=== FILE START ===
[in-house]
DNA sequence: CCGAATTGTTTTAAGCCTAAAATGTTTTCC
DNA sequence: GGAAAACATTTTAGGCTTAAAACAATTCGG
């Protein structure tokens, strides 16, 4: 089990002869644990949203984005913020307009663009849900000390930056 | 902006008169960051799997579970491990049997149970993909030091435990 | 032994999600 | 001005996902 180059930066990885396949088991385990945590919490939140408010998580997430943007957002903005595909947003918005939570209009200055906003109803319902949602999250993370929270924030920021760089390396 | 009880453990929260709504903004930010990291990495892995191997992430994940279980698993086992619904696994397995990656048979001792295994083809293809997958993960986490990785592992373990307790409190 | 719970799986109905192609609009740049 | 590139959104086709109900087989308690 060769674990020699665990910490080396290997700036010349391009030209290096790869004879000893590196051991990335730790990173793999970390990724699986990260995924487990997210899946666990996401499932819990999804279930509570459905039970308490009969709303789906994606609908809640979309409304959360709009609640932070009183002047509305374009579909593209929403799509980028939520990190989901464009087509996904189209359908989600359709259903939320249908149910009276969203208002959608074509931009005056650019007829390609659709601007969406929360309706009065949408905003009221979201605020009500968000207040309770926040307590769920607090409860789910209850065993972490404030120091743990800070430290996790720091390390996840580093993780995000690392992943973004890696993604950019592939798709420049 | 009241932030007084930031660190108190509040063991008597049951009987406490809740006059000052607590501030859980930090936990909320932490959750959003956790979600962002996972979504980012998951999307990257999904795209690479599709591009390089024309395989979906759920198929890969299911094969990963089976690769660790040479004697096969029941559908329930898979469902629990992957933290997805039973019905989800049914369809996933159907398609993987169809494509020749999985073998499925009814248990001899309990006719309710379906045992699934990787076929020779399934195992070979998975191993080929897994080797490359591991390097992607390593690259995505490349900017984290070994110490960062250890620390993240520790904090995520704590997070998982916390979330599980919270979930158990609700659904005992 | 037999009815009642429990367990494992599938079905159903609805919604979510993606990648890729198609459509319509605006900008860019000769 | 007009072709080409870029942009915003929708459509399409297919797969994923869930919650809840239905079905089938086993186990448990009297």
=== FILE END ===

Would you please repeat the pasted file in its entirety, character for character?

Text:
[in-house]
DNA sequence: CCGAATTGTTTTAAGCCTAAAATGTTTTCC
DNA sequence: GGAAAACATTTTAGGCTTAAAACAATTCGG
């Protein structure tokens, strides 16, 4: 089990002869644990949203984005913020307009663009849900000390930056 | 902006008169960051799997579970491990049997149970993909030091435990 | 032994999600 | 001005996902 180059930066990885396949088991385990945590919490939140408010998580997430943007957002903005595909947003918005939570209009200055906003109803319902949602999250993370929270924030920021760089390396 | 009880453990929260709504903004930010990291990495892995191997992430994940279980698993086992619904696994397995990656048979001792295994083809293809997958993960986490990785592992373990307790409190 | 719970799986109905192609609009740049 | 590139959104086709109900087989308690 060769674990020699665990910490080396290997700036010349391009030209290096790869004879000893590196051991990335730790990173793999970390990724699986990260995924487990997210899946666990996401499932819990999804279930509570459905039970308490009969709303789906994606609908809640979309409304959360709009609640932070009183002047509305374009579909593209929403799509980028939520990190989901464009087509996904189209359908989600359709259903939320249908149910009276969203208002959608074509931009005056650019007829390609659709601007969406929360309706009065949408905003009221979201605020009500968000207040309770926040307590769920607090409860789910209850065993972490404030120091743990800070430290996790720091390390996840580093993780995000690392992943973004890696993604950019592939798709420049 | 009241932030007084930031660190108190509040063991008597049951009987406490809740006059000052607590501030859980930090936990909320932490959750959003956790979600962002996972979504980012998951999307990257999904795209690479599709591009390089024309395989979906759920198929890969299911094969990963089976690769660790040479004697096969029941559908329930898979469902629990992957933290997805039973019905989800049914369809996933159907398609993987169809494509020749999985073998499925009814248990001899309990006719309710379906045992699934990787076929020779399934195992070979998975191993080929897994080797490359591991390097992607390593690259995505490349900017984290070994110490960062250890620390993240520790904090995520704590997070998982916390979330599980919270979930158990609700659904005992 | 037999009815009642429990367990494992599938079905159903609805919604979510993606990648890729198609459509319509605006900008860019000769 | 007009072709080409870029942009915003929708459509399409297919797969994923869930919650809840239905079905089938086993186990448990009297």